'Avalon' victim Amber Davis protests outside the open house of 25 Oloway Cr. Photo: John McCutcheon / Sunshine Coast Daily
'Avalon' victim Amber Davis protests outside the open house of 25 Oloway Cr. Photo: John McCutcheon / Sunshine Coast Daily

Silent protester vows to fight injustice over home

PEOPLE left with nothing after paying hundreds of thousands of dollars to failed Sunshine Coast company Avalon Granny Flats have vowed to continue their fight for justice and compensation.

In a silent protest at an open house at Alexandra Headland on Saturday morning, former Avalon Granny Flats client Amber Davis said she wanted to warn potential buyers of the situation.

The home, at Oloway Crescent in Alexandra Headland, which has links to Avalon Granny Flats, was open for inspection for a half-hour from 11am.

A member of a group formed of Avalon clients, Ms Davis said it was concerned about where the proceeds of any sale would go and wanted the liquidator's investigations to be concluded.

She said Avalon still retained the keys to her still unfinished home, even though it had promised they would be returned.

>> DREAMS SHATTERED AS ANOTHER BUILDER GOES BUST

Ms Davis had also needed to pay for the building permit she said she was told had been covered and has paid herself for materials to finish the work.

Creditor Leah Boonthanom said Avalon's total debt had climbed to $1.7 million since it entered liquidation with Worrells Solvency and Forensic Accounting.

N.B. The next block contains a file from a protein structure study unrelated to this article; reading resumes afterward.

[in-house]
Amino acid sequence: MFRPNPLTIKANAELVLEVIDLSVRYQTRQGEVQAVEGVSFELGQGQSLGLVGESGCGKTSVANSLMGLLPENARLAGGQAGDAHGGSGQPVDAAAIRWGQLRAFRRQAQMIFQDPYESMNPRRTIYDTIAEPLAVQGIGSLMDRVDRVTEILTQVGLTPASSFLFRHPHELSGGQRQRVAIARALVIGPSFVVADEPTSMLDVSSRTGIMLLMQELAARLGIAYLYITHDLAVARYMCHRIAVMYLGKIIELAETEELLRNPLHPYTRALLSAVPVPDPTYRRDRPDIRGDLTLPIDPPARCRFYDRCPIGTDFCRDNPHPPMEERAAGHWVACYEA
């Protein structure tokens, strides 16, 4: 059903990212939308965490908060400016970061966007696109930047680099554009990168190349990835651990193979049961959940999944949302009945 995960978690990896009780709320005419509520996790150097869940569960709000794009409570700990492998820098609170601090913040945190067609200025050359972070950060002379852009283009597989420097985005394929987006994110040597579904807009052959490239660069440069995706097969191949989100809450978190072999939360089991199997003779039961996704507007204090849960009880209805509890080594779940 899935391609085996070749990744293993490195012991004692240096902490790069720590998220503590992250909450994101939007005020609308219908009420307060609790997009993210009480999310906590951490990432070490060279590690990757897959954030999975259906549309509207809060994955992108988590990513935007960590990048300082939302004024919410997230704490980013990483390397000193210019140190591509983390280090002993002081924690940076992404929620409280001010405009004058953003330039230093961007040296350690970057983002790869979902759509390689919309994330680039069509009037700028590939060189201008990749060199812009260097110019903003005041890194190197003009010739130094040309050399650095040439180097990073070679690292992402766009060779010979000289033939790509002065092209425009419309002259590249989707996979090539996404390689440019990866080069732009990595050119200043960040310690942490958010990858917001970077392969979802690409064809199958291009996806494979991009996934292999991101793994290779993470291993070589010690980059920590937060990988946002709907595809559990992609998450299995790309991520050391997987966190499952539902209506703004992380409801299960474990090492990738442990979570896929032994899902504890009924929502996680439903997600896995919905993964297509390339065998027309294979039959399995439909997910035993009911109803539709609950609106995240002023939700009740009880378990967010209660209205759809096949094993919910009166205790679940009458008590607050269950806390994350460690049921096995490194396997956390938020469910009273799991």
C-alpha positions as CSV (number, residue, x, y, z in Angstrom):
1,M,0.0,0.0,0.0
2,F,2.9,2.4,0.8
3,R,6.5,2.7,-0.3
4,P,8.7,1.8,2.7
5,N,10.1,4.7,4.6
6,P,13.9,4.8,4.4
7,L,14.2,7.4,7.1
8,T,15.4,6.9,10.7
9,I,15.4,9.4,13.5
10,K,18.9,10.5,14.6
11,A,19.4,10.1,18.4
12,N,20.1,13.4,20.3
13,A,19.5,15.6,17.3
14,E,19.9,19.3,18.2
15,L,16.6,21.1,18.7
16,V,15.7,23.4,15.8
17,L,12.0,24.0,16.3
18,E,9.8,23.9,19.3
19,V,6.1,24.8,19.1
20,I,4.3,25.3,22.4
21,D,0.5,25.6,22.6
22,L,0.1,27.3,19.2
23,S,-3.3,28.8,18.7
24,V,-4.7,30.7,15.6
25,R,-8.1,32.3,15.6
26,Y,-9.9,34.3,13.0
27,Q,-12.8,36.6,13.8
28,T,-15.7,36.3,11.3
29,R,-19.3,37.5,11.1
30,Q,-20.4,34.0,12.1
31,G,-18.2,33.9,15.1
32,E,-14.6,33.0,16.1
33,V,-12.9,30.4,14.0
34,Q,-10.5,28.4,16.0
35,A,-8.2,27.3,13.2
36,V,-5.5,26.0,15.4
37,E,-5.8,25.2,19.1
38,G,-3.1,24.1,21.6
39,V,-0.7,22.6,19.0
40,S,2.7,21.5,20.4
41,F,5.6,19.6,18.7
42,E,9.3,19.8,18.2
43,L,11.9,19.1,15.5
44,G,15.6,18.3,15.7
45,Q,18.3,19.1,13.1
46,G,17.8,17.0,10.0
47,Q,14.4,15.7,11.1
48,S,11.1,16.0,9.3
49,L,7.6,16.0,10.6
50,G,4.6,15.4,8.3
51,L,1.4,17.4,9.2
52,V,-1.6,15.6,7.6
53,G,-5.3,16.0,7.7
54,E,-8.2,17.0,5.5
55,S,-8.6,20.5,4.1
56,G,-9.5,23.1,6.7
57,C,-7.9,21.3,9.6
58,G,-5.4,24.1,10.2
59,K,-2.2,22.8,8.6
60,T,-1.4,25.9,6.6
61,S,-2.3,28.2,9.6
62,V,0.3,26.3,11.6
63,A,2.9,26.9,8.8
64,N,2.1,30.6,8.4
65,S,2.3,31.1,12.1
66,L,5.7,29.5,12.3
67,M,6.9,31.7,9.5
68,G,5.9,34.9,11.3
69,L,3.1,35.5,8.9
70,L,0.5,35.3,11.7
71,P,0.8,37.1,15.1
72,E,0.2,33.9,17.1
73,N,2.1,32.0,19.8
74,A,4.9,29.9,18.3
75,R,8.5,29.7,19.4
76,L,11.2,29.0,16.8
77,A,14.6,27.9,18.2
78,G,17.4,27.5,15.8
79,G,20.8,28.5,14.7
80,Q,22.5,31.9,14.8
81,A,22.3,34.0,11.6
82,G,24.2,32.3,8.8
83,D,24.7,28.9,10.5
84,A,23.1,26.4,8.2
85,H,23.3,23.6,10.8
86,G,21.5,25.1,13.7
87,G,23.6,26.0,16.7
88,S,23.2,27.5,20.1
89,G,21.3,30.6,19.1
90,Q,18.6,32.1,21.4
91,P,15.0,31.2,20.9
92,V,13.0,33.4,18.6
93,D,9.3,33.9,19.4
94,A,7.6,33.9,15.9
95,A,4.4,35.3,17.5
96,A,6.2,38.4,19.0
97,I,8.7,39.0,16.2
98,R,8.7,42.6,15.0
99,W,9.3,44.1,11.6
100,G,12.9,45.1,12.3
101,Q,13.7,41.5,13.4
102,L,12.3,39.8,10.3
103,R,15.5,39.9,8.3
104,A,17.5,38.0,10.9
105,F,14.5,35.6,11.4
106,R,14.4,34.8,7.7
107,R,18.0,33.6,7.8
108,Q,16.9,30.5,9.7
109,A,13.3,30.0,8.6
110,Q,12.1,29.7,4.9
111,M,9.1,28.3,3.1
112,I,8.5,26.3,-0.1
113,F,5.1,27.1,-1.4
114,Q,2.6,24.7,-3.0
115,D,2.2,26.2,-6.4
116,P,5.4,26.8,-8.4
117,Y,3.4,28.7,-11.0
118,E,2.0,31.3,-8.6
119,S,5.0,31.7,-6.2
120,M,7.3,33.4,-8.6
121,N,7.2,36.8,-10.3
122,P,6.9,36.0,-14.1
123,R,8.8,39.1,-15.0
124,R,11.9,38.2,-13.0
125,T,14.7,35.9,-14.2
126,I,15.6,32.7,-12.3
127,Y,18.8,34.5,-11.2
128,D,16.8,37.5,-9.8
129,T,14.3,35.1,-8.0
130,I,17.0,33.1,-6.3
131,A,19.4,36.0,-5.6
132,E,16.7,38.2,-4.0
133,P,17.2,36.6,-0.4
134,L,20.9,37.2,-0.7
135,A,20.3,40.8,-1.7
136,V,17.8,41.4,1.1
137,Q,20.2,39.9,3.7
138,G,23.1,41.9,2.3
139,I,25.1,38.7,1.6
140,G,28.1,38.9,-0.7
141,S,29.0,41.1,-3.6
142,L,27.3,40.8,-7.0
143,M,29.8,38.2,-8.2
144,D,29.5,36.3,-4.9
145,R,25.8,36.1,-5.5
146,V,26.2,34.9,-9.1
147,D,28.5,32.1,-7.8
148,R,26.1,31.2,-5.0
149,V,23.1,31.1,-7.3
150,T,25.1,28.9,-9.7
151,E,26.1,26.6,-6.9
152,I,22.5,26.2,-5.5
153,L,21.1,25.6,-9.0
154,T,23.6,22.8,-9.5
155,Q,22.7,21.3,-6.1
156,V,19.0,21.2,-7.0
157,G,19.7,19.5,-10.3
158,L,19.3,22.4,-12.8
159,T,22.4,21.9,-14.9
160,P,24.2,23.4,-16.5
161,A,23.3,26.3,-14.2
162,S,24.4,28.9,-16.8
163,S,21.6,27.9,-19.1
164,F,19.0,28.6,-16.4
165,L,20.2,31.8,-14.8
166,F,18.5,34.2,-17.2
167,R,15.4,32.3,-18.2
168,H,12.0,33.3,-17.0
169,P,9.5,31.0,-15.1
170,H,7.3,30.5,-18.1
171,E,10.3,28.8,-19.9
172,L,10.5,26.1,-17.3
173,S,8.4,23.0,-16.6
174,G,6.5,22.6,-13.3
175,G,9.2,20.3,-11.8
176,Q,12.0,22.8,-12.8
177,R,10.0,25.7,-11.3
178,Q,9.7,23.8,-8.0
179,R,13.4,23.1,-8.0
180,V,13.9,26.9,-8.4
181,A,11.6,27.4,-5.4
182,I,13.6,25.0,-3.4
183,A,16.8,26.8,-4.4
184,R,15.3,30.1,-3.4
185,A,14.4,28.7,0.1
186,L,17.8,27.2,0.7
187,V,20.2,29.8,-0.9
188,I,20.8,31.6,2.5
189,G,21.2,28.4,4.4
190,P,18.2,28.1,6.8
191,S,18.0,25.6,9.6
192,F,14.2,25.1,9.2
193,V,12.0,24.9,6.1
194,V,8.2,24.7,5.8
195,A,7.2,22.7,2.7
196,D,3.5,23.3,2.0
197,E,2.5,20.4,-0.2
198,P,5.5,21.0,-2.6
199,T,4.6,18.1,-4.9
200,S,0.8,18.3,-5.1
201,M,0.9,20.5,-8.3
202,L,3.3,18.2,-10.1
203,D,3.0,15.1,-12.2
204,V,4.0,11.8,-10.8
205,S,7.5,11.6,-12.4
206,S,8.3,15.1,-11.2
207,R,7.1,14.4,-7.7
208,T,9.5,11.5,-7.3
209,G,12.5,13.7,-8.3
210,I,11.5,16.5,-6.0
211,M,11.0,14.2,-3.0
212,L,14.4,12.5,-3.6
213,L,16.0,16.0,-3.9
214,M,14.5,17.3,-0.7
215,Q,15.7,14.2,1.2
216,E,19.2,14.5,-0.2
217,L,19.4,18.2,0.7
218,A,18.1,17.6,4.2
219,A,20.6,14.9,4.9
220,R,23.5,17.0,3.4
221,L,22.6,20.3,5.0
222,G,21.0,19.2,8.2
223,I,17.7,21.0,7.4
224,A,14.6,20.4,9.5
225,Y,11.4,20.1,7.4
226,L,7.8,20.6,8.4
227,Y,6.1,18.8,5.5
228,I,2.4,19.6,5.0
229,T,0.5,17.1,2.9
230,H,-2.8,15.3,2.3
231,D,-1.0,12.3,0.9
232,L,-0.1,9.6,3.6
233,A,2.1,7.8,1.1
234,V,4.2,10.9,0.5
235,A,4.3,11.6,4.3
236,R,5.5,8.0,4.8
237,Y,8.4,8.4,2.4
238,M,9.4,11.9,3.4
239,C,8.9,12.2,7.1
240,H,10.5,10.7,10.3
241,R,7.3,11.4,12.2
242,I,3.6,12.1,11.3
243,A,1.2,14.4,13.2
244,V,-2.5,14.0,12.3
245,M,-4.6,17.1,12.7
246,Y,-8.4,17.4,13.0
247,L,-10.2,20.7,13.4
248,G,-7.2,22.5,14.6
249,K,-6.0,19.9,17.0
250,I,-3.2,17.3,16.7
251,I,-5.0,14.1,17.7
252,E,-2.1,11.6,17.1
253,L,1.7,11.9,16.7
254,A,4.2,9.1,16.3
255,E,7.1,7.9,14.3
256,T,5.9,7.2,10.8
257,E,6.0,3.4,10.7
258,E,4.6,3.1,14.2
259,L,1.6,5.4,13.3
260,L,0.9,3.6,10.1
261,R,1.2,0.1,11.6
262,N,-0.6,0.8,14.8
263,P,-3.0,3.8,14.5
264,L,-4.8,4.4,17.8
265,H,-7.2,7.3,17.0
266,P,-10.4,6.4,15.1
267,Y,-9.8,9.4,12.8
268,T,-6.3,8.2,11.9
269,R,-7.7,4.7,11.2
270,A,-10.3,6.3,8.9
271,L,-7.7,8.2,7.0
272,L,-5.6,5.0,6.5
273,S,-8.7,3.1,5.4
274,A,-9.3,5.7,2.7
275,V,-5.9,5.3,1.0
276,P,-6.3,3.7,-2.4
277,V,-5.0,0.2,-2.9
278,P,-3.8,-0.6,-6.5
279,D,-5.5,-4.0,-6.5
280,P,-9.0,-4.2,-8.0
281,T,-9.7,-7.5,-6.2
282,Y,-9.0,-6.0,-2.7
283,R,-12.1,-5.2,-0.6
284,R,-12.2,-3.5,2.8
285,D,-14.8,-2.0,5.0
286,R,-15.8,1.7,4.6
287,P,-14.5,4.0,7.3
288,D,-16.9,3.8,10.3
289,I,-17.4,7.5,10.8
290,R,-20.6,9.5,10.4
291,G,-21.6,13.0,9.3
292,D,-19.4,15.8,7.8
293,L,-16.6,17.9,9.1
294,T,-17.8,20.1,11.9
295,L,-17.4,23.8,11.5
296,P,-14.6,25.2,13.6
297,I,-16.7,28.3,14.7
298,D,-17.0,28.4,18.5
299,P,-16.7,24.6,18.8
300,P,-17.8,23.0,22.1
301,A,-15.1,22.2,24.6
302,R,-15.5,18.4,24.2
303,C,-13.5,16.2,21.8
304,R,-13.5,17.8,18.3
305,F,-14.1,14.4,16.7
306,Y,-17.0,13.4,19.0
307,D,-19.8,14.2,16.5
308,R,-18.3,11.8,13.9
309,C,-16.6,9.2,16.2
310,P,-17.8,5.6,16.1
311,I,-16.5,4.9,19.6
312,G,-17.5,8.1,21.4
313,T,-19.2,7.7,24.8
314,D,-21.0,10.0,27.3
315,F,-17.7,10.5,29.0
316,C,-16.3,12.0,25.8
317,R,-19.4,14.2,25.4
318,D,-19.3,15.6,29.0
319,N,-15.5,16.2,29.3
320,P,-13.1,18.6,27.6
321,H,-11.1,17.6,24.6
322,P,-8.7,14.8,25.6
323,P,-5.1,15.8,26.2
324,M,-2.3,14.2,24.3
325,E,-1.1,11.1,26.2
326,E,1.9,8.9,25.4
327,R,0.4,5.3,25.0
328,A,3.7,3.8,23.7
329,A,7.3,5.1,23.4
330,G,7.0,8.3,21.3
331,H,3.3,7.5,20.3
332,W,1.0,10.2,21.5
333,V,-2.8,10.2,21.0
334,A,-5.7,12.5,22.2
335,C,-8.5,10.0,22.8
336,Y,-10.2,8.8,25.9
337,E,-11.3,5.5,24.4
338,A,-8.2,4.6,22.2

"We've paid money and have nothing to show for it," she said.

"We're just hopeful the liquidator's recommendations to ASIC (Australian Securities and Investments Commission) will lead to a proper investigation and restitution."

Not so hopeful are Brisbane couple Janet and Dennis Lovell, out of pocket $114,000 paid to Avalon Granny Flats for five significant payments made between August and September last year for a home to be built on their son-in-law's Eudlo property.

When no work had started by the promised December completion date, the family informed Avalon director Lee Janssen it did not want to proceed.

Mr Lovell said he had reported issues to ASIC which had, he said, provided a five-page response as to why it would not act.

He said the liquidator had informed at this point it had no further funds to proceed following the exhaustion of the initial $8800 provided it by the director.

A series of questions have been put through his solicitor, to Mr Janssen in his capacity as Avalon director.